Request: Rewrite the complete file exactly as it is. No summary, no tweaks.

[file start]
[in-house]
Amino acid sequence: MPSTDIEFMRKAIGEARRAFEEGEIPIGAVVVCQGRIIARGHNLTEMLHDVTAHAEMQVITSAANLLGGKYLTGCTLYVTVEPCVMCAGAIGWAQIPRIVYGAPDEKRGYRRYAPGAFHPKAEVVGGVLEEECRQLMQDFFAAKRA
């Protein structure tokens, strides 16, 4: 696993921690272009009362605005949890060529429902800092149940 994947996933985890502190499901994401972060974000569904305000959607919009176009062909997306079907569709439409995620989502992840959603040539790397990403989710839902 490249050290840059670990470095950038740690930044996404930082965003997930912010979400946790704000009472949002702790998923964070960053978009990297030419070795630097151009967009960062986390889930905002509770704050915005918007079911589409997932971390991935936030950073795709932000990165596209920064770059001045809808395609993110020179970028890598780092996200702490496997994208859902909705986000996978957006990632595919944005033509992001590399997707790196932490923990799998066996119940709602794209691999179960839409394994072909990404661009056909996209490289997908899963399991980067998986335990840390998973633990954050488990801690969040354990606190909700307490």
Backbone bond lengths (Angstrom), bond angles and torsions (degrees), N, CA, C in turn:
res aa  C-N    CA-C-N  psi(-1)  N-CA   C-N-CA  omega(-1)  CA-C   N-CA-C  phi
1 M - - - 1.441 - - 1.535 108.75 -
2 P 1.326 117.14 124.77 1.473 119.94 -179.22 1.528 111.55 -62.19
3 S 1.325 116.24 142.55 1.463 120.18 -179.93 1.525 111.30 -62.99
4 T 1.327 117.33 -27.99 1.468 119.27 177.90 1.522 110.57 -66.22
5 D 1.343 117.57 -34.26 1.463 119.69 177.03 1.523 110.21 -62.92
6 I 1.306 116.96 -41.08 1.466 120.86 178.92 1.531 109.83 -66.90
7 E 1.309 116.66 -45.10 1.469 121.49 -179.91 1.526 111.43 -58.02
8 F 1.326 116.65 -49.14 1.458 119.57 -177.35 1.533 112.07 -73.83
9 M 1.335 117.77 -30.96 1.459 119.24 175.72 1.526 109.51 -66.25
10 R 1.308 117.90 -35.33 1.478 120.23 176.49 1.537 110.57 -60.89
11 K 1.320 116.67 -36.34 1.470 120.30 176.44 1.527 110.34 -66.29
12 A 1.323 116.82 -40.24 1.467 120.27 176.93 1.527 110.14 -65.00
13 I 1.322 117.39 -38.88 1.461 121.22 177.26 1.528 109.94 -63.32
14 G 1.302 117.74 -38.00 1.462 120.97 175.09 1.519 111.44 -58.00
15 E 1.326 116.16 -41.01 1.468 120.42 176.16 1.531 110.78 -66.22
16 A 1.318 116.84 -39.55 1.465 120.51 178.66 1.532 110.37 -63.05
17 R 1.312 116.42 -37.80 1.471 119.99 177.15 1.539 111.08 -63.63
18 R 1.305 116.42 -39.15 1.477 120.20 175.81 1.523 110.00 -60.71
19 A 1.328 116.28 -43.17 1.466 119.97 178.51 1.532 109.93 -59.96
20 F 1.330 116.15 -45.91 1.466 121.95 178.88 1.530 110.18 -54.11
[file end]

[in-house]
Amino acid sequence: MPSTDIEFMRKAIGEARRAFEEGEIPIGAVVVCQGRIIARGHNLTEMLHDVTAHAEMQVITSAANLLGGKYLTGCTLYVTVEPCVMCAGAIGWAQIPRIVYGAPDEKRGYRRYAPGAFHPKAEVVGGVLEEECRQLMQDFFAAKRA
């Protein structure tokens, strides 16, 4: 696993921690272009009362605005949890060529429902800092149940 994947996933985890502190499901994401972060974000569904305000959607919009176009062909997306079907569709439409995620989502992840959603040539790397990403989710839902 490249050290840059670990470095950038740690930044996404930082965003997930912010979400946790704000009472949002702790998923964070960053978009990297030419070795630097151009967009960062986390889930905002509770704050915005918007079911589409997932971390991935936030950073795709932000990165596209920064770059001045809808395609993110020179970028890598780092996200702490496997994208859902909705986000996978957006990632595919944005033509992001590399997707790196932490923990799998066996119940709602794209691999179960839409394994072909990404661009056909996209490289997908899963399991980067998986335990840390998973633990954050488990801690969040354990606190909700307490």
Backbone bond lengths (Angstrom), bond angles and torsions (degrees), N, CA, C in turn:
res aa  C-N    CA-C-N  psi(-1)  N-CA   C-N-CA  omega(-1)  CA-C   N-CA-C  phi
1 M - - - 1.441 - - 1.535 108.75 -
2 P 1.326 117.14 124.77 1.473 119.94 -179.22 1.528 111.55 -62.19
3 S 1.325 116.24 142.55 1.463 120.18 -179.93 1.525 111.30 -62.99
4 T 1.327 117.33 -27.99 1.468 119.27 177.90 1.522 110.57 -66.22
5 D 1.343 117.57 -34.26 1.463 119.69 177.03 1.523 110.21 -62.92
6 I 1.306 116.96 -41.08 1.466 120.86 178.92 1.531 109.83 -66.90
7 E 1.309 116.66 -45.10 1.469 121.49 -179.91 1.526 111.43 -58.02
8 F 1.326 116.65 -49.14 1.458 119.57 -177.35 1.533 112.07 -73.83
9 M 1.335 117.77 -30.96 1.459 119.24 175.72 1.526 109.51 -66.25
10 R 1.308 117.90 -35.33 1.478 120.23 176.49 1.537 110.57 -60.89
11 K 1.320 116.67 -36.34 1.470 120.30 176.44 1.527 110.34 -66.29
12 A 1.323 116.82 -40.24 1.467 120.27 176.93 1.527 110.14 -65.00
13 I 1.322 117.39 -38.88 1.461 121.22 177.26 1.528 109.94 -63.32
14 G 1.302 117.74 -38.00 1.462 120.97 175.09 1.519 111.44 -58.00
15 E 1.326 116.16 -41.01 1.468 120.42 176.16 1.531 110.78 -66.22
16 A 1.318 116.84 -39.55 1.465 120.51 178.66 1.532 110.37 -63.05
17 R 1.312 116.42 -37.80 1.471 119.99 177.15 1.539 111.08 -63.63
18 R 1.305 116.42 -39.15 1.477 120.20 175.81 1.523 110.00 -60.71
19 A 1.328 116.28 -43.17 1.466 119.97 178.51 1.532 109.93 -59.96
20 F 1.330 116.15 -45.91 1.466 121.95 178.88 1.530 110.18 -54.11